What you need to know…

Here are four of the common sampling methods used in quantitative research. You need to know what these mean and the difference/s between them. You can read more about them on the quantitative methods page.

  • Opportunity:
  • Self-selected:
  • Random:
  • Stratified:

Your task…

Read the following summaries of how the researchers got their participants and identify which sampling method was used.

# A researcher is investigating Japanese citizen’s responses on pubic trains as someone collapses and needs help.

# In a study on what will happen when smoke fills a room while people are sitting in it, the researchers wanted to compare medical students and history students. They sent a google form in an email to all registered medical and history students asking for participants.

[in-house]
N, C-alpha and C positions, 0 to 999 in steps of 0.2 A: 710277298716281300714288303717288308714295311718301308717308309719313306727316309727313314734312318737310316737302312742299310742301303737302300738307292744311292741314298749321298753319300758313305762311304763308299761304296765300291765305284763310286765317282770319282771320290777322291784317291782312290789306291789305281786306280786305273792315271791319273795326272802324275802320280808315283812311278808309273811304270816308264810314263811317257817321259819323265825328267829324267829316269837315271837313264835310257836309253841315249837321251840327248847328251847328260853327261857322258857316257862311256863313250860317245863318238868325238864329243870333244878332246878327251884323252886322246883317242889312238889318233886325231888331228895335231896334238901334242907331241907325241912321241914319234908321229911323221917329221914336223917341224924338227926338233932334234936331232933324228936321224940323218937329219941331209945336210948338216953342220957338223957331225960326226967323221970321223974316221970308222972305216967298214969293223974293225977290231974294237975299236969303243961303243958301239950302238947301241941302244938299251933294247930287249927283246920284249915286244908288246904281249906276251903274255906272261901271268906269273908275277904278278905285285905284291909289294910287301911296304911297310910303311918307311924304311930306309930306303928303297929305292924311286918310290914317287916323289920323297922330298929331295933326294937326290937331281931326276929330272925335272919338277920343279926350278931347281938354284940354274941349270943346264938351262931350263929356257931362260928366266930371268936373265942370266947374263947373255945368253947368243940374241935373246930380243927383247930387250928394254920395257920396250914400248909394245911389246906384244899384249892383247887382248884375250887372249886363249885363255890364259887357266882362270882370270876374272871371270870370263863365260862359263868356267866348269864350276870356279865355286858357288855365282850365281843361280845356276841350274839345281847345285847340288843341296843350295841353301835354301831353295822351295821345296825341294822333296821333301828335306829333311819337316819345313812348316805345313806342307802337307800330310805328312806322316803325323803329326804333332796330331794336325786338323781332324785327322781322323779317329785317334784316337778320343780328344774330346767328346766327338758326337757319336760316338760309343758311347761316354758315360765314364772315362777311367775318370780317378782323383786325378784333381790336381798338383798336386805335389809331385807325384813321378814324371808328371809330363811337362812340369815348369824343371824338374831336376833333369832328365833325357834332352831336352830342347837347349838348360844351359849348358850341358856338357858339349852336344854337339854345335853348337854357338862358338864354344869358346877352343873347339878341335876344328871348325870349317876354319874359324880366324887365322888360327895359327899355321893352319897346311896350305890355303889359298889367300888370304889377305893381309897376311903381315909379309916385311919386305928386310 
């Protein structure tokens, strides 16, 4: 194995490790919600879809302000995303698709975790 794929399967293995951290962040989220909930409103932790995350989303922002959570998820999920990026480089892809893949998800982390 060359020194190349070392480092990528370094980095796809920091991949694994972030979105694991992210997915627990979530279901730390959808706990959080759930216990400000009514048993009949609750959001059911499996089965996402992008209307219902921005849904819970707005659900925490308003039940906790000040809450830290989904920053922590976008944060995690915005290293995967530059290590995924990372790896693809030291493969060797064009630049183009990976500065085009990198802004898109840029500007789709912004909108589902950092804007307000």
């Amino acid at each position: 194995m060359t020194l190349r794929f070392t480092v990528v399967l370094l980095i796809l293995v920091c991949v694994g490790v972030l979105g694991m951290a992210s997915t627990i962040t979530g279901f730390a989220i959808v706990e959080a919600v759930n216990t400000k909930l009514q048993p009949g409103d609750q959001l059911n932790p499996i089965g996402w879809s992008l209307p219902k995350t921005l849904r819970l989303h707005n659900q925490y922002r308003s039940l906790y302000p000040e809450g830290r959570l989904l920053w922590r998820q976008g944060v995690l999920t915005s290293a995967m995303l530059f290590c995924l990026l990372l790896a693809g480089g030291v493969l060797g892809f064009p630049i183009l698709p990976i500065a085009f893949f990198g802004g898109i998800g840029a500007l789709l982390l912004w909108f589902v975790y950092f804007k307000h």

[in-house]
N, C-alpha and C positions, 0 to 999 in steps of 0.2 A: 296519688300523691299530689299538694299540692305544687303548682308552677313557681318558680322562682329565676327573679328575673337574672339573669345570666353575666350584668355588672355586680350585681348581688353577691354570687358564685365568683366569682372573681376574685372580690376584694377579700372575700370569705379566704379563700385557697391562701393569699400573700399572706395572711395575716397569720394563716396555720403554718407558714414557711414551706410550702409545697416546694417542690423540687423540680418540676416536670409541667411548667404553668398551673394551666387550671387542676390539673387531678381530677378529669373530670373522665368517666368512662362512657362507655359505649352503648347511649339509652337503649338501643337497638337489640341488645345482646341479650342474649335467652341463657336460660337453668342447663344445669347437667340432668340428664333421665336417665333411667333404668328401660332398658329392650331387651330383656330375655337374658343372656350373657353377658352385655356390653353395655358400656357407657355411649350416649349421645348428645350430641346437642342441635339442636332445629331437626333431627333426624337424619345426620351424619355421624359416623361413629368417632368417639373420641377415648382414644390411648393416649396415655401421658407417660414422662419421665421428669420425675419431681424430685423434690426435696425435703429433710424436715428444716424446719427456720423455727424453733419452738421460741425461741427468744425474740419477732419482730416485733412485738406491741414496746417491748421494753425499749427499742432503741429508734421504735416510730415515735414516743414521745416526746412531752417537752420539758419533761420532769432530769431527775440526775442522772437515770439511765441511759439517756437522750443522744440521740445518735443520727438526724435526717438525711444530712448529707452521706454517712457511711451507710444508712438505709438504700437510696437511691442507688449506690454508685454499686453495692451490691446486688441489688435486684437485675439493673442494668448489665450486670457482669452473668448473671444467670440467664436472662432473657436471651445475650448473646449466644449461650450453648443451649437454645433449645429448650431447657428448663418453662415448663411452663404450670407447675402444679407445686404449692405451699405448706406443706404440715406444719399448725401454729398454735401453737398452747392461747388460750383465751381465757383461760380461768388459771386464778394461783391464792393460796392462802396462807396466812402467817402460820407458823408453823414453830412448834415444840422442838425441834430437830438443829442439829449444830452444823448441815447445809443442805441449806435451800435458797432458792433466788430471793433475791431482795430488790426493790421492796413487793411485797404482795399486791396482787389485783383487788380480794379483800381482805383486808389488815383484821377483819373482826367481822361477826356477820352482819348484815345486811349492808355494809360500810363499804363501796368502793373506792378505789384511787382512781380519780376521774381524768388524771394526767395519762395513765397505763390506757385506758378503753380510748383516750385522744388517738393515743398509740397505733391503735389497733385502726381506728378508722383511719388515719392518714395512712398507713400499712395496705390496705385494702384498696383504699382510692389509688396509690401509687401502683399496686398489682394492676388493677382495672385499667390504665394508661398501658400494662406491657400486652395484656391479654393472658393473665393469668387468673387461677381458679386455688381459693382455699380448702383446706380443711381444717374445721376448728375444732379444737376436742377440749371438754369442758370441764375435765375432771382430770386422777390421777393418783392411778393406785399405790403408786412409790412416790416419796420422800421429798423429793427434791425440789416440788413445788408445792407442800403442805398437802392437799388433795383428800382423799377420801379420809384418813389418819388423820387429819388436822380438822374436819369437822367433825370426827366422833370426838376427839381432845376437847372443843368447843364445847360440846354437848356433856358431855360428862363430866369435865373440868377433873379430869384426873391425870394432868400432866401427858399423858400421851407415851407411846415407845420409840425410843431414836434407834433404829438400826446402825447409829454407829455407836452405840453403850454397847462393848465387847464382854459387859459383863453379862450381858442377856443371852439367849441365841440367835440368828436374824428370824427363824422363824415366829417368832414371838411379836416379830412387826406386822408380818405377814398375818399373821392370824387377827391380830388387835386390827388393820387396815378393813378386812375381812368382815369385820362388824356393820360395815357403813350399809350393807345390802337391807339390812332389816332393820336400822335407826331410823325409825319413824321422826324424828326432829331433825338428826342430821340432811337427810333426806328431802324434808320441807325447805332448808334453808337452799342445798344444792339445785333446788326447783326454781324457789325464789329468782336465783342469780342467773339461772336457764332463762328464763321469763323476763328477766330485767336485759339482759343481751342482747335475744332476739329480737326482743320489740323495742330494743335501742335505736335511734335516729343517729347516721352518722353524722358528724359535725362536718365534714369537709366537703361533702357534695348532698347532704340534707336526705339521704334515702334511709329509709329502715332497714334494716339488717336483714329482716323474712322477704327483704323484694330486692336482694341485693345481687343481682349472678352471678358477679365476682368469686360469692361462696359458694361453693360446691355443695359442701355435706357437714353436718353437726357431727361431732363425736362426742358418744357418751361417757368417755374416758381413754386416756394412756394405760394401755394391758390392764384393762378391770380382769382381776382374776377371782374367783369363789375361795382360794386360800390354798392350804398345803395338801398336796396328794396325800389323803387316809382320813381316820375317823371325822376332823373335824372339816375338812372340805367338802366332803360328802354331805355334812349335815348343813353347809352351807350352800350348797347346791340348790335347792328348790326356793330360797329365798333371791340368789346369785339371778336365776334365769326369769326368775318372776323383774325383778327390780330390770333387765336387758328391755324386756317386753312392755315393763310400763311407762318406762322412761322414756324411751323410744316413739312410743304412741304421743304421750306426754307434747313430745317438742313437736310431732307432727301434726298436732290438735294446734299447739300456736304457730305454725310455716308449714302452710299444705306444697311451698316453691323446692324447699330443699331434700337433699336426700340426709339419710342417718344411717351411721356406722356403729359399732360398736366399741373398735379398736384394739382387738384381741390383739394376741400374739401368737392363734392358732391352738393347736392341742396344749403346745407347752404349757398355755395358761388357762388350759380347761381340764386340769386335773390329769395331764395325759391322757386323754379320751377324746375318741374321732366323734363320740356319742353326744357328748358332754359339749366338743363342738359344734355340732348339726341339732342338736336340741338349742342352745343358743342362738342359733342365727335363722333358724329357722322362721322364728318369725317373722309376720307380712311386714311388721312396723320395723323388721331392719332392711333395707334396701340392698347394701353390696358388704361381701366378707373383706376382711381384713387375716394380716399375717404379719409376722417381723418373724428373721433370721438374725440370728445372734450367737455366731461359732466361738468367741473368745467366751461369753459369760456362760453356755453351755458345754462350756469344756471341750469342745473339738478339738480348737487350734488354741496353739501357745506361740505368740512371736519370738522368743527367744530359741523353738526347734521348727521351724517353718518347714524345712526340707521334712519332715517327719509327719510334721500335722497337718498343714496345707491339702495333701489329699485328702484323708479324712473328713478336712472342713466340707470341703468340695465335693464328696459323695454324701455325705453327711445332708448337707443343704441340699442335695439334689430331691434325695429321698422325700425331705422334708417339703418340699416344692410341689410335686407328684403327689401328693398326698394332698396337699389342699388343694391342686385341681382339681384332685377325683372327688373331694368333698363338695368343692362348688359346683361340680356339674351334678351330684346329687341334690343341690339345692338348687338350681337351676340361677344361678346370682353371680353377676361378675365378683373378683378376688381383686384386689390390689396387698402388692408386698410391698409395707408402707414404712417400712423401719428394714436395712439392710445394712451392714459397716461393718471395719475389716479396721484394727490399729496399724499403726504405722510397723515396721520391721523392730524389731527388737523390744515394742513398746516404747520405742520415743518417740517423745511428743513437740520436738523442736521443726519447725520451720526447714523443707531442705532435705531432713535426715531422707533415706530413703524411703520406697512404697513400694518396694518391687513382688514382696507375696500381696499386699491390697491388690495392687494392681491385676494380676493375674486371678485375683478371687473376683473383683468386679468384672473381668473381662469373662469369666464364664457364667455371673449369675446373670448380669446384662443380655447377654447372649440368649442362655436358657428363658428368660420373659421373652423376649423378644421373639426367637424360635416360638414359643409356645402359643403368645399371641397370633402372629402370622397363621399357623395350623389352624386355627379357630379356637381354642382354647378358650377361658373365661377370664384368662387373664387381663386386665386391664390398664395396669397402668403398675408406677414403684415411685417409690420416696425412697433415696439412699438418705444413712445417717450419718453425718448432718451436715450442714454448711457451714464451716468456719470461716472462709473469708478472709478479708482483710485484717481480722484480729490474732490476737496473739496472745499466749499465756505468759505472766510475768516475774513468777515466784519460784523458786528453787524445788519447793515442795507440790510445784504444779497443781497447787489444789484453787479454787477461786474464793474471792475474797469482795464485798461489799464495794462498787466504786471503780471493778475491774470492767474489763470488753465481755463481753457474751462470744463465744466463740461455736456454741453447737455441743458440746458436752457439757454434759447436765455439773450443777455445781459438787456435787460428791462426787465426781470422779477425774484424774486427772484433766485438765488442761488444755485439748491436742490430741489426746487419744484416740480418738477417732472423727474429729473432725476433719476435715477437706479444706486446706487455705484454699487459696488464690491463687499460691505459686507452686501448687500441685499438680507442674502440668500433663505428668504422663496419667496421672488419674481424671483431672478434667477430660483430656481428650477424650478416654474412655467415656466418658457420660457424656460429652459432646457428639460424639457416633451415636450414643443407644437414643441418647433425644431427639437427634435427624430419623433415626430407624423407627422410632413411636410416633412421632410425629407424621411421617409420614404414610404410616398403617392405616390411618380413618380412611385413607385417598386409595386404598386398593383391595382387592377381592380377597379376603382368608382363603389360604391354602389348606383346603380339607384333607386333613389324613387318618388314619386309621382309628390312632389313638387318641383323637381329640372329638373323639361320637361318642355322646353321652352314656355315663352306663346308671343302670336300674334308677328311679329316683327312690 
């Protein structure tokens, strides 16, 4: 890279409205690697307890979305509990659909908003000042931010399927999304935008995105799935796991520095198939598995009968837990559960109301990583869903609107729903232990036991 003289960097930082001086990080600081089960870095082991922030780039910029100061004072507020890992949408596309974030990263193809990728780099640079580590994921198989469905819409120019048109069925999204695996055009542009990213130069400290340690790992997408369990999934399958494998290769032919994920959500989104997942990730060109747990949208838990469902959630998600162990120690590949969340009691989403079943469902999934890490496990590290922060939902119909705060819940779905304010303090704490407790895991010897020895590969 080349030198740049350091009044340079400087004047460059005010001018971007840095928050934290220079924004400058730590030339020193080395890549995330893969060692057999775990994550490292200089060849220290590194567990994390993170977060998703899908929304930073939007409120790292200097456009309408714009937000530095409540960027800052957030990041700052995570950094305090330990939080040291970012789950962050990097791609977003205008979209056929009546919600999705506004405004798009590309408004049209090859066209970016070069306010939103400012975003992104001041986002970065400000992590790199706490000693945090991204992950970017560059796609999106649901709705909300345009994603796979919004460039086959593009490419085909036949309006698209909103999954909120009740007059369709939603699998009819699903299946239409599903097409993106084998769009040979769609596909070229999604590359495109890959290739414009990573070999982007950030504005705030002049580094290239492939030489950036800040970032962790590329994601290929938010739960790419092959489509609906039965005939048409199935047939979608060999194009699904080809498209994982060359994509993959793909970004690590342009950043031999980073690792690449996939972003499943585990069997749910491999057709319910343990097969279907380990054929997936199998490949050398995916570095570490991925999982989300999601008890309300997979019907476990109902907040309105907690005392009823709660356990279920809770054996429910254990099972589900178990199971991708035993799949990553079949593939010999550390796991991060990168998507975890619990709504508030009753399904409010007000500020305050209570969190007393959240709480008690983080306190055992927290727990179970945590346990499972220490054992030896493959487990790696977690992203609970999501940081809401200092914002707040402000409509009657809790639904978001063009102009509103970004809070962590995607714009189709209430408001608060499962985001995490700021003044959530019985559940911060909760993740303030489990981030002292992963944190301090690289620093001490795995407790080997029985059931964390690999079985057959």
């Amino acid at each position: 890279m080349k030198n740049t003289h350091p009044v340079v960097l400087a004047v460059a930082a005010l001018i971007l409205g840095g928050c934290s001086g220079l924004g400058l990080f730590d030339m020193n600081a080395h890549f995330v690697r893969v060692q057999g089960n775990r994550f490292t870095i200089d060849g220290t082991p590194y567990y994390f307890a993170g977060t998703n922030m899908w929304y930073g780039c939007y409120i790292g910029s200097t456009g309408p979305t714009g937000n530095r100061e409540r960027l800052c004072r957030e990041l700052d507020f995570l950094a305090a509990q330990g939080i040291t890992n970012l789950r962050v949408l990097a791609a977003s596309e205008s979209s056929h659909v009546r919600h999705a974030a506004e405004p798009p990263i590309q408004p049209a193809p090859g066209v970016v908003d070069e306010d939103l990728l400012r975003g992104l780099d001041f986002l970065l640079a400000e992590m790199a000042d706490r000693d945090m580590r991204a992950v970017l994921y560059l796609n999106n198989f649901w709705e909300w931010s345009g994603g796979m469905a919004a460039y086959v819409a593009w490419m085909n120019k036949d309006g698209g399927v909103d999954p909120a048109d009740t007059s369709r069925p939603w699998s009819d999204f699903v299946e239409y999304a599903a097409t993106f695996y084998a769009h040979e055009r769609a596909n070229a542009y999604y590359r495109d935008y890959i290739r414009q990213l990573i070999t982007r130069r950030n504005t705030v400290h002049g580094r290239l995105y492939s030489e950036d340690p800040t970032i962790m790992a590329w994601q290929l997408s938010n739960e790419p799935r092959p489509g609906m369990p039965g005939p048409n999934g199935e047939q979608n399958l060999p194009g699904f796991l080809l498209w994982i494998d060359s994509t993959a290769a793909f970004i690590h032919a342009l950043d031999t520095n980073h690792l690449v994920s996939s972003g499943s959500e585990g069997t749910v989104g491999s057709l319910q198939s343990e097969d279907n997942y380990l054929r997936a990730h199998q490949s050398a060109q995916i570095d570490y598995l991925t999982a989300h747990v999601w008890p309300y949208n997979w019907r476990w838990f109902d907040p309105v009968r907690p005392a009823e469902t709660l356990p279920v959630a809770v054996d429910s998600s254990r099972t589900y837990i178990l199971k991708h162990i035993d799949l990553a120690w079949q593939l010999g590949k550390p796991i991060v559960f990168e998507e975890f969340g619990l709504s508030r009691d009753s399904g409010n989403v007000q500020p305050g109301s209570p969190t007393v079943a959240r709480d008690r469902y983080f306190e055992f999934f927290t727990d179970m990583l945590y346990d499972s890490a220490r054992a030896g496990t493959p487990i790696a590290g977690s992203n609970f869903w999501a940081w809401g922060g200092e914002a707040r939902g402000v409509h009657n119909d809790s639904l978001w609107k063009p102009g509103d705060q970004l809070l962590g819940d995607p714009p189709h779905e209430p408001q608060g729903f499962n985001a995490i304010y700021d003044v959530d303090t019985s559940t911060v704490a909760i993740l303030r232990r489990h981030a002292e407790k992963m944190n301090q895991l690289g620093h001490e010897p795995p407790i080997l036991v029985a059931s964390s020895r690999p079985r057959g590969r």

# While researching the amount people donate to charities, researchers stood on the sidewalk and asked participants who walked by if they wanted to participate.

# When studying homosexuality in identical twins, researchers posted an advertisement in a popular magazine for gay men asking for participants. Those who were interested responded to the advertisement.

# When studying the effects of a terrorist attack on London city dwellers, researchers used city council data to get the names and addresses of all London citizens. They used a random number generator to phone and ask for participants.

# When studying the effects of compliance techniques, researchers walked the streets of Los Angeles neighbourhoods an asked for volunteers to participate in their study by putting big signs saying “Drive Safely” in their front yards.

# In a study comparing London and Taxi bus drivers, the researchers wanted to compare the differences in their brains. So they asked the bus and taxi companies to ask their employees if they’d like to participate. Those that did want to participate were told to contact the researchers.